The Anaheim Example: How grammar will save baseball

Last night, Anaheim was home to both The Happiest Place on Earth™ and a little corner of Mudville, where there is no joy, because last night in Anaheim, Team USA was eliminated from the World Baseball Classic. Mexico beat the major leaguers representing United States, 2-1. Only four teams now remain in the tournament: Japan, South Korea, the Dominican Republic, and Cuba.

This raises an interesting question: If the US All-Star team, made up of players whose combined annual salaries rival the Gross National Product of some of the other countries in the tournament, can't even make the finals of World Baseball Classic, what does this mean for the World Series? Every year the World Series is played between two US teams (except in 1992 and '93, when winning the World Series was outsourced to the Toronto Blue Jays), and the winner is declared "World Champion". But if the United States can't make the final four in an international competition, and, worse, can only field the third best team from North America (Canada beat Team USA, too), how can we boast of having the World Champion team? Fortunately, the site of the US defeat contains the answer. A very OC answer.

Thanks to Arte Moreno and his Los Angeles Angels of Anaheim, Major League Baseball now knows the magic of the prepositional phrase-- that "of Anaheim" was powerful enough to win a lawsuit-- and it's a prepositional phrase which will allow the US to save face. From now on, the World Series should be know as the World Series of the United States. And the series victor will be the World Champion of the United States. So, if Angels ever win the series again, they would be the World Champion of the United States Los Angeles Angels of Anaheim. A little wordy, I admit. And it would probably only look good on an XXL t-shirt-- but thanks to America's obesity crisis, all XXL is where t-shirt industry is headed anyway.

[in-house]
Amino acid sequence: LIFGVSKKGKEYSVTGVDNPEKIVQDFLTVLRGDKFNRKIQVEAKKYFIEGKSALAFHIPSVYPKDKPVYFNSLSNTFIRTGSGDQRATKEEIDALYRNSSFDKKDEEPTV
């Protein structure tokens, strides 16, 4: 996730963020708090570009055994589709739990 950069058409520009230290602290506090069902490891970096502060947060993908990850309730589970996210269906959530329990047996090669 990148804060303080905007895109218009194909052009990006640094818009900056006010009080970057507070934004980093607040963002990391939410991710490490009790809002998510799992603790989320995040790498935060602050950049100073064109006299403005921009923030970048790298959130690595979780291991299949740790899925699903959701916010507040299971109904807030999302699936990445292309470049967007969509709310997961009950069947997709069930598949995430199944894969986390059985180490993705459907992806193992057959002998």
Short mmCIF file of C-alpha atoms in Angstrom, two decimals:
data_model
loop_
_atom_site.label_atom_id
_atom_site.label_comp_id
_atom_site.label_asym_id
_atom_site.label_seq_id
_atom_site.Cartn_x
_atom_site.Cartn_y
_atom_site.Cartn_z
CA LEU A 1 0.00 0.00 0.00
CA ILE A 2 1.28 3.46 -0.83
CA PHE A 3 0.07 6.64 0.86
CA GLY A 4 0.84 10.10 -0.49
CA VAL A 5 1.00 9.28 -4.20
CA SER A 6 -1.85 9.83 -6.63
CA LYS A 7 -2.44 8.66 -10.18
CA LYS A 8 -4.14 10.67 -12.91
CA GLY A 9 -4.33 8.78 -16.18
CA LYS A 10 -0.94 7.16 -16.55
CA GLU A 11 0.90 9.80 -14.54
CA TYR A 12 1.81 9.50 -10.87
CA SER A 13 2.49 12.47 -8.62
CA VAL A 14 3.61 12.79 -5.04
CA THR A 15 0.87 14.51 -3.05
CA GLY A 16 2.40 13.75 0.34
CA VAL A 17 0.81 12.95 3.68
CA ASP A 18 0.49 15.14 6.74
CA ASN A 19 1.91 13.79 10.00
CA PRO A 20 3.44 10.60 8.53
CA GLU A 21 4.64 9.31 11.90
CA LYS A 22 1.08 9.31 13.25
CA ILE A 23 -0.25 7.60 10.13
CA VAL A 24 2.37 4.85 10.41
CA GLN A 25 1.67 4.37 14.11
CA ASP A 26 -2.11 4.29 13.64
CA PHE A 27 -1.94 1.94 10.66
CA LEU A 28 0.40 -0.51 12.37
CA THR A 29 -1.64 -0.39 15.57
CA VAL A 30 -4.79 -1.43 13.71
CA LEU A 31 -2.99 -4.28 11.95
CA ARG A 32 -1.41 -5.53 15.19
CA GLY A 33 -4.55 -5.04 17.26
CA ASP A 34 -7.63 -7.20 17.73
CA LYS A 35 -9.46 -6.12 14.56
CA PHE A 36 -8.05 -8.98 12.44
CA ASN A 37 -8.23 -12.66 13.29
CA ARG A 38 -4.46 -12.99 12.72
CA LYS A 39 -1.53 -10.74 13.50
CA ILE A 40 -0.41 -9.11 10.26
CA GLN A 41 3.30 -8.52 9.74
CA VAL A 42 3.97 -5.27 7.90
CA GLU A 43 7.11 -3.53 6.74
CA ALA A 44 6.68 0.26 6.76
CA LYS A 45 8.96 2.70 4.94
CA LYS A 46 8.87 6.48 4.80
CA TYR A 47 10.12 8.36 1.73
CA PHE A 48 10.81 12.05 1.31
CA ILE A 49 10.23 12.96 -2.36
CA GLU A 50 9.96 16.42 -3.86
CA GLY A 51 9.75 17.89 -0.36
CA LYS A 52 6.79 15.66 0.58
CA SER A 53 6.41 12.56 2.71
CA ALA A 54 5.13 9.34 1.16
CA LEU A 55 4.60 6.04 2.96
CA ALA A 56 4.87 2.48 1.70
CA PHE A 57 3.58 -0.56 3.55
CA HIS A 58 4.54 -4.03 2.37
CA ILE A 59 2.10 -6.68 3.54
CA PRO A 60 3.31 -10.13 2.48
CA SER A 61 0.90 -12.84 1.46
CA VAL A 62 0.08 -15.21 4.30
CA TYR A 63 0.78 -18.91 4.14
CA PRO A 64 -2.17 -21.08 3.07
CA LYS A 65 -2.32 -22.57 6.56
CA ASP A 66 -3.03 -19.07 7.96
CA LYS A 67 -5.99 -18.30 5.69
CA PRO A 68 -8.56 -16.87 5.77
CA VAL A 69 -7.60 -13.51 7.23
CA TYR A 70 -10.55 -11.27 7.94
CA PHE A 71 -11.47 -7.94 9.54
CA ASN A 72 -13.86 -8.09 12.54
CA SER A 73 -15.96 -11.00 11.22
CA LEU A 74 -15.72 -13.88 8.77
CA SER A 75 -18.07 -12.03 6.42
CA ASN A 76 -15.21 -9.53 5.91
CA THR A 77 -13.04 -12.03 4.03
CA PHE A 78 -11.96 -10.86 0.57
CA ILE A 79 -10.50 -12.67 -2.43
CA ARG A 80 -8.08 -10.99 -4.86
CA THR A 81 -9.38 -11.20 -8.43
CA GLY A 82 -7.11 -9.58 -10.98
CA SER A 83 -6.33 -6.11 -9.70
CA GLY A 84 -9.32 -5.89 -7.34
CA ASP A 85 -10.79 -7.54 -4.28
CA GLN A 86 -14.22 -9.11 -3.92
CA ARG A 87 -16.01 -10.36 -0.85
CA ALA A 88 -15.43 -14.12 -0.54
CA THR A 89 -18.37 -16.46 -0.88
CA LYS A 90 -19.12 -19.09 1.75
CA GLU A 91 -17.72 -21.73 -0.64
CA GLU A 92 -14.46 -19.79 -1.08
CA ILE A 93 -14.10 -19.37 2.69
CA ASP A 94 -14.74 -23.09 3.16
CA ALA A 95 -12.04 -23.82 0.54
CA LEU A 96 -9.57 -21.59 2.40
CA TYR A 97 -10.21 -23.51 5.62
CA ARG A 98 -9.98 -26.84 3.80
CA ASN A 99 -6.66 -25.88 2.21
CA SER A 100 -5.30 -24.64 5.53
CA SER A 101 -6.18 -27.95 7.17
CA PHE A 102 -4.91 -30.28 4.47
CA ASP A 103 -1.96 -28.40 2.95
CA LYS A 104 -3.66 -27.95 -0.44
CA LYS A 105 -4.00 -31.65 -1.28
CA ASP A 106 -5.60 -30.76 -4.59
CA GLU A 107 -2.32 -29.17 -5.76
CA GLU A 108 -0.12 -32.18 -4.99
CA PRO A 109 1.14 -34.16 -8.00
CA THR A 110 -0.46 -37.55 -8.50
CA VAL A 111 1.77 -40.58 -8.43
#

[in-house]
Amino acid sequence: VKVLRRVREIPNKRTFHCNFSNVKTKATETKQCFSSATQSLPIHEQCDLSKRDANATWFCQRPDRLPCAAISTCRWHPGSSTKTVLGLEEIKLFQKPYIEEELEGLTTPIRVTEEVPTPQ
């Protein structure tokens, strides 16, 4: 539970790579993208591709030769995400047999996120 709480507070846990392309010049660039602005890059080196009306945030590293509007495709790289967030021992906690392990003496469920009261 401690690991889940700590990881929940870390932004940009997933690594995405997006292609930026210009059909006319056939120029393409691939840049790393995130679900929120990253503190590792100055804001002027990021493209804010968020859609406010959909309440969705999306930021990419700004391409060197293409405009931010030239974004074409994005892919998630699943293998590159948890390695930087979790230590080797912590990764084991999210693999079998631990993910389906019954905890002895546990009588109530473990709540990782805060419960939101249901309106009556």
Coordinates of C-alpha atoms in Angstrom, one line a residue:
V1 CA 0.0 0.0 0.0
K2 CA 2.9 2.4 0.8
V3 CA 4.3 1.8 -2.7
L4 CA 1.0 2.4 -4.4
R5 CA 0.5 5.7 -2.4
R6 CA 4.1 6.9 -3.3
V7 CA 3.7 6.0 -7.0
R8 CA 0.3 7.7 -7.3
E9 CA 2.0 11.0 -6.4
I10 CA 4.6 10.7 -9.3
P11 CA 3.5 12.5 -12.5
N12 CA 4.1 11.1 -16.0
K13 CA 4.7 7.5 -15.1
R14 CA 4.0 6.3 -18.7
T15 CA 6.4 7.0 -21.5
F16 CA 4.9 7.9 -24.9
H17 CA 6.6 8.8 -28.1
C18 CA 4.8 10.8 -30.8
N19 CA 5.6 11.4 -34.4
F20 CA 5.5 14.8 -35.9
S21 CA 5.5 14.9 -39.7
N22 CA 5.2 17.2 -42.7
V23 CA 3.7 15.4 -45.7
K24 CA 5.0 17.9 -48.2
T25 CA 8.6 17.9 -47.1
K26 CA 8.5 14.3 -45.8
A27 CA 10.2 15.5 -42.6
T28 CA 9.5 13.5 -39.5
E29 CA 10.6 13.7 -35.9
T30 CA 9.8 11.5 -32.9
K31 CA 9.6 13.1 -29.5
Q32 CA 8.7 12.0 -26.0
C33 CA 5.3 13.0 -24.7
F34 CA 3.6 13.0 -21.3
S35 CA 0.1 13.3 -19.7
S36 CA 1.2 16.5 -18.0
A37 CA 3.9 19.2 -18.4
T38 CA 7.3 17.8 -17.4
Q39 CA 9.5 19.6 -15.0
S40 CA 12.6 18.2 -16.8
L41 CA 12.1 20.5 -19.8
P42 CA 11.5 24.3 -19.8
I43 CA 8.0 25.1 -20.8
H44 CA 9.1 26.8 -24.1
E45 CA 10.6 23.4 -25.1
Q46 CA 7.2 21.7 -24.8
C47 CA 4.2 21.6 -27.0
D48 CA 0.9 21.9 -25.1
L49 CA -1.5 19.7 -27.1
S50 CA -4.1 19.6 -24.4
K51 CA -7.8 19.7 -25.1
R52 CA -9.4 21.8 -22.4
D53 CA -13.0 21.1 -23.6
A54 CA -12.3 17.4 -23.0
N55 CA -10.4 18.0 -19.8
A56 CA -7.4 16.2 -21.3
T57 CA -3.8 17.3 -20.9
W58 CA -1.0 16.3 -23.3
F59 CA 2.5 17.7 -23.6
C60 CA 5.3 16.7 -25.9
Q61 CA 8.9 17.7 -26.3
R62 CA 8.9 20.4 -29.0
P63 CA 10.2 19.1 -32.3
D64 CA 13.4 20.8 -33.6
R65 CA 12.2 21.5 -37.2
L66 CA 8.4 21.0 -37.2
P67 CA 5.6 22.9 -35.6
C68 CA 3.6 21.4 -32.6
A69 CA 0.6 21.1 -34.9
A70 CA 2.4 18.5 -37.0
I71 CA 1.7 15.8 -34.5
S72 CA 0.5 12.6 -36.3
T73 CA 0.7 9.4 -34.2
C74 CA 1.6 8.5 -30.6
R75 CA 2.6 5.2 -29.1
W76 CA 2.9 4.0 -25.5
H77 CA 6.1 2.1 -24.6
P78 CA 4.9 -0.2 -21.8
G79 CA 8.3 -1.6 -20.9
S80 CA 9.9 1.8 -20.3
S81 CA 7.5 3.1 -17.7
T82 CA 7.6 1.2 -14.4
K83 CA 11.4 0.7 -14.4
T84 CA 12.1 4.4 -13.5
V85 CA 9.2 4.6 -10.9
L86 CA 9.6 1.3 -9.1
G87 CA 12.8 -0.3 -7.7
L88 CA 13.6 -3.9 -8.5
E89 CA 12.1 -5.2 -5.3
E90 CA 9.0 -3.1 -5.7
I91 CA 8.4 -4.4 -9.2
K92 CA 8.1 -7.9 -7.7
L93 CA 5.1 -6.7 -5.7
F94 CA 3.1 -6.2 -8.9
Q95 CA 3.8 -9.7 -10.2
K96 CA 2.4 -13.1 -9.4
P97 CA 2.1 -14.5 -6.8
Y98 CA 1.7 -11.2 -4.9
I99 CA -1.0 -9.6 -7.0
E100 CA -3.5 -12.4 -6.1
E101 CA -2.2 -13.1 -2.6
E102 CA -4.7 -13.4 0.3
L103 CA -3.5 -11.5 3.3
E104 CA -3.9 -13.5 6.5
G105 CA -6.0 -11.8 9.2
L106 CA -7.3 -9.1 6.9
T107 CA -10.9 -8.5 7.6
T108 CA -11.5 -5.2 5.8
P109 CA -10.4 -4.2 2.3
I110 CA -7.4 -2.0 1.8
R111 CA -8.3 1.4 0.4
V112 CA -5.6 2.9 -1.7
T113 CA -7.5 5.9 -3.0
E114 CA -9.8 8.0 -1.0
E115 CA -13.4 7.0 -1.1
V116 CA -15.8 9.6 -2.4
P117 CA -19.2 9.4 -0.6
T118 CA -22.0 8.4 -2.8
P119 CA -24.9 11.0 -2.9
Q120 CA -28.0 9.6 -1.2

If having to qualify the World Champion status of US baseball teams gets you down, and makes chanting "We're Number 1! We're Number 1!" seem unappealing, just remember the words of Spiro Agnew, Richard Nixon's first vice president. "The United States, for all its faults," said the only vice president ever to plead No Contest to bribery charges, "is still the greatest nation in the country." Truer words were never spoken.


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